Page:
Communities can run libraries

Helyn Clack, Surrey County Council’s Cabinet Member for Community Services. Download this photo here.

A teacher, a GP and a psychologist are among an army of volunteers who will help unleash the full potential of their local library, following a decision by Surrey County Council’s Cabinet today.

Councillors agreed that local people will take over the day to day running of 10 of Surrey’s lesser used branches*, giving them the power to increase the services provided. The council will continue to provide the building, stock, computer equipment, free Wi-Fi and everything else associated with a library.

More than 300 volunteers have already undergone training to run their local library and following today’s decision, more people will now receive it. Once trained, they’ll receive on site advice and support from paid staff who will be at the branches part time.

Helyn Clack, Surrey County Council’s Cabinet Member for Community Services and the 2012 Games, said: “We had a choice to make which we had a long and carefully considered debate about. We could maintain the status quo and watch lesser used libraries continue to decline in the coming years, or we could let volunteers help them thrive by tailoring their local branch to meet local needs.

“Volunteers can now take a library that is closed three days a week and open its doors daily. They can cater for the commuter rush, hold evening classes, community events or online author talks to help fulfil a library’s potential.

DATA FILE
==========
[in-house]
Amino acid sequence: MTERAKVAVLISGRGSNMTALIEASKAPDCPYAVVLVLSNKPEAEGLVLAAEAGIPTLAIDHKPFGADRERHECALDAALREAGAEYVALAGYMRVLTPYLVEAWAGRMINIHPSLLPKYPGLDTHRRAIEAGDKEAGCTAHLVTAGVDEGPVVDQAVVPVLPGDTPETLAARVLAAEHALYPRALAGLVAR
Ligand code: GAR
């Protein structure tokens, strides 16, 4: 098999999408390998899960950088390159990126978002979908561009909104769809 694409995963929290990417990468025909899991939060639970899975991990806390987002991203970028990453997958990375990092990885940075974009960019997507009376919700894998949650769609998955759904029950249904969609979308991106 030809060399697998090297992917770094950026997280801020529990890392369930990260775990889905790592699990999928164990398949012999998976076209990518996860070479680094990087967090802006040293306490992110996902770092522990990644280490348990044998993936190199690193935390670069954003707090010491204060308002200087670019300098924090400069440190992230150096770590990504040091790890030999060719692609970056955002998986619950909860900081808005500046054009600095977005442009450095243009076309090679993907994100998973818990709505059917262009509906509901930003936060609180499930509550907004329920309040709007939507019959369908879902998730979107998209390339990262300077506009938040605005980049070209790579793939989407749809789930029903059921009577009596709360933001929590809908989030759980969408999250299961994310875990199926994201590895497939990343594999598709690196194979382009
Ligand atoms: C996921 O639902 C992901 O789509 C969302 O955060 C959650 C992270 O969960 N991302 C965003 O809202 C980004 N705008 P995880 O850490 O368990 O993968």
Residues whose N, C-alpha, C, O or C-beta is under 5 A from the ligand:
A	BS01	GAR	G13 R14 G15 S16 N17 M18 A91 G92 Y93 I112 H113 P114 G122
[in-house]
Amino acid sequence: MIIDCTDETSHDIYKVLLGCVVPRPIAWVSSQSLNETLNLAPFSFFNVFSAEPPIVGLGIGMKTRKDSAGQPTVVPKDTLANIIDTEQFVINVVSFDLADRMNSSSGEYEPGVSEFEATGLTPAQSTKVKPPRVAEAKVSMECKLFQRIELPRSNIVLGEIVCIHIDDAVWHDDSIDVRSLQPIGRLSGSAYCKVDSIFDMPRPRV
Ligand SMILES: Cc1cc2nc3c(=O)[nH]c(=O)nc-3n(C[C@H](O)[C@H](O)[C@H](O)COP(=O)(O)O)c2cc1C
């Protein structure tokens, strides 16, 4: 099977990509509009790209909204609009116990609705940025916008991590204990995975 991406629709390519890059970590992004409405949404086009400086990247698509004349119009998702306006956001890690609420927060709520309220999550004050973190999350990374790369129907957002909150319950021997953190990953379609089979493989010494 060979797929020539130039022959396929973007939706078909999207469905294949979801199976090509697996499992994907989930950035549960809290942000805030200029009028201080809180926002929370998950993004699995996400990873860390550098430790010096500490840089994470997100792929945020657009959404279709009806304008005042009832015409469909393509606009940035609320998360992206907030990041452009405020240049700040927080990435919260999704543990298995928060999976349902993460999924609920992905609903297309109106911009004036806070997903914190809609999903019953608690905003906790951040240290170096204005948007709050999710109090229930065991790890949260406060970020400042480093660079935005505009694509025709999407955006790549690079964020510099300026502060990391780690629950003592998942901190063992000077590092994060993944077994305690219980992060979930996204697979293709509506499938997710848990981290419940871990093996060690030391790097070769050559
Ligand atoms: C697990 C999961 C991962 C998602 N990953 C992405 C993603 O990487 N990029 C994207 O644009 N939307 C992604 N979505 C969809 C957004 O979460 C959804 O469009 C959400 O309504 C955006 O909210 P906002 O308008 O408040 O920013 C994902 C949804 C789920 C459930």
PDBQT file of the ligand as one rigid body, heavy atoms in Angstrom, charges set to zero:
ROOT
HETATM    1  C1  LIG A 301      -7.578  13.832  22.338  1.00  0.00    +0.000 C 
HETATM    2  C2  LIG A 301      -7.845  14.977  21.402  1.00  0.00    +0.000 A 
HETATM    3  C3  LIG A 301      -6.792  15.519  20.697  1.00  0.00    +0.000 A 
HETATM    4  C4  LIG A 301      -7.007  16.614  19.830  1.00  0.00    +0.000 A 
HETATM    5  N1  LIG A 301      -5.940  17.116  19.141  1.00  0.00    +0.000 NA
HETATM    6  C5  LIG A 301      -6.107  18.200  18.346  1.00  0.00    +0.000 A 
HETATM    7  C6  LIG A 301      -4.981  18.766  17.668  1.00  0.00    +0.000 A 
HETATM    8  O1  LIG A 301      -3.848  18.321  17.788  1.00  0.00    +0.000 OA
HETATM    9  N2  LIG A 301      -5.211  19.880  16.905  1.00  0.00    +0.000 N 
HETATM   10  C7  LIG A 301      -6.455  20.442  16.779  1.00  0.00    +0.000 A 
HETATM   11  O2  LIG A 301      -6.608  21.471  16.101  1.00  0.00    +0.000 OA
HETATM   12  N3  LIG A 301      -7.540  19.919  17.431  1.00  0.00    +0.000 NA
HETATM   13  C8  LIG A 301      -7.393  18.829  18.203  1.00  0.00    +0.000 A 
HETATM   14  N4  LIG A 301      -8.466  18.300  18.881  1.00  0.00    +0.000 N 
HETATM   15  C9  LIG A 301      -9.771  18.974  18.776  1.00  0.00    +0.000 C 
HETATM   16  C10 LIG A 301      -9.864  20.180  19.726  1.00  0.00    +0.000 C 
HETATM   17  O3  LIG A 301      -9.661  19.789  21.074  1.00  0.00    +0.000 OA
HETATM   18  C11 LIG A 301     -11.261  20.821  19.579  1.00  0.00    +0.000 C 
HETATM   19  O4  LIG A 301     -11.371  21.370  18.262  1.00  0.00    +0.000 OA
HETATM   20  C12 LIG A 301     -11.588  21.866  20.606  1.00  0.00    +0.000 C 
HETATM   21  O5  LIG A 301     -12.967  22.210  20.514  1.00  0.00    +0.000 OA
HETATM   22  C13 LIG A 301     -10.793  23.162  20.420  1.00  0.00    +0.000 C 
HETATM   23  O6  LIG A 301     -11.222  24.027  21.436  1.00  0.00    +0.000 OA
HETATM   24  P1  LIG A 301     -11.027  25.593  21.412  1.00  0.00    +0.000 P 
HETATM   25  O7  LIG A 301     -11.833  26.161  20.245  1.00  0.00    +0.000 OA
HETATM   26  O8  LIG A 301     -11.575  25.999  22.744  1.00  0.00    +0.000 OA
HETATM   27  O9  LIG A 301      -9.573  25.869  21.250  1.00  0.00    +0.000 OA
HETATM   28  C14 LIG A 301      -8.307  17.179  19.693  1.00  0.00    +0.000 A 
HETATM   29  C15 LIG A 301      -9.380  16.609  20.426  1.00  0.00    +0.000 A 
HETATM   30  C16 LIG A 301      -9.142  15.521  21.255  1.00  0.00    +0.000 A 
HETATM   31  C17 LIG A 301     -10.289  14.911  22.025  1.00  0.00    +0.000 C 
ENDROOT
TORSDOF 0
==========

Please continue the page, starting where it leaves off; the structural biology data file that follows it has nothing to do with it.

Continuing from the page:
“The way people use libraries is changing. The 10 libraries becoming community partnerships account for just 6% of all library use and have limited opening hours. We’ve found a way to help smaller libraries thrive as we continue to adapt to the changing demands of library users, who are now using the online library more than three million times a year.”

Community groups at the 10 libraries were progressing towards becoming community partnerships, before the process was stopped for a judicial review**. Following today’s decision work can re-commence.

The county council will now contact the community groups to review their state of readiness, with the aim of having all 10 the community partnered libraries running by 2013.


Media requiring more information can contact Surrey County Council senior media relations officer James Oxley at

Notes to editors

* The 10 libraries are Bagshot, Bramley, Byfleet, Ewell Court, Lingfield, New Haw, Stoneleigh, Tattenhams, Virginia Water and Warlingham.

** A judicial review was held earlier this year over equalities issues regarding Surrey’s library plans. Although the judge did not criticise the county council’s policy to create community partnered libraries, he did uphold a technical challenge about equalities training for volunteers. This led to the council’s previous decision to go ahead with the plans being revoked, which is why the council re-examined the policy today before making a new decision.


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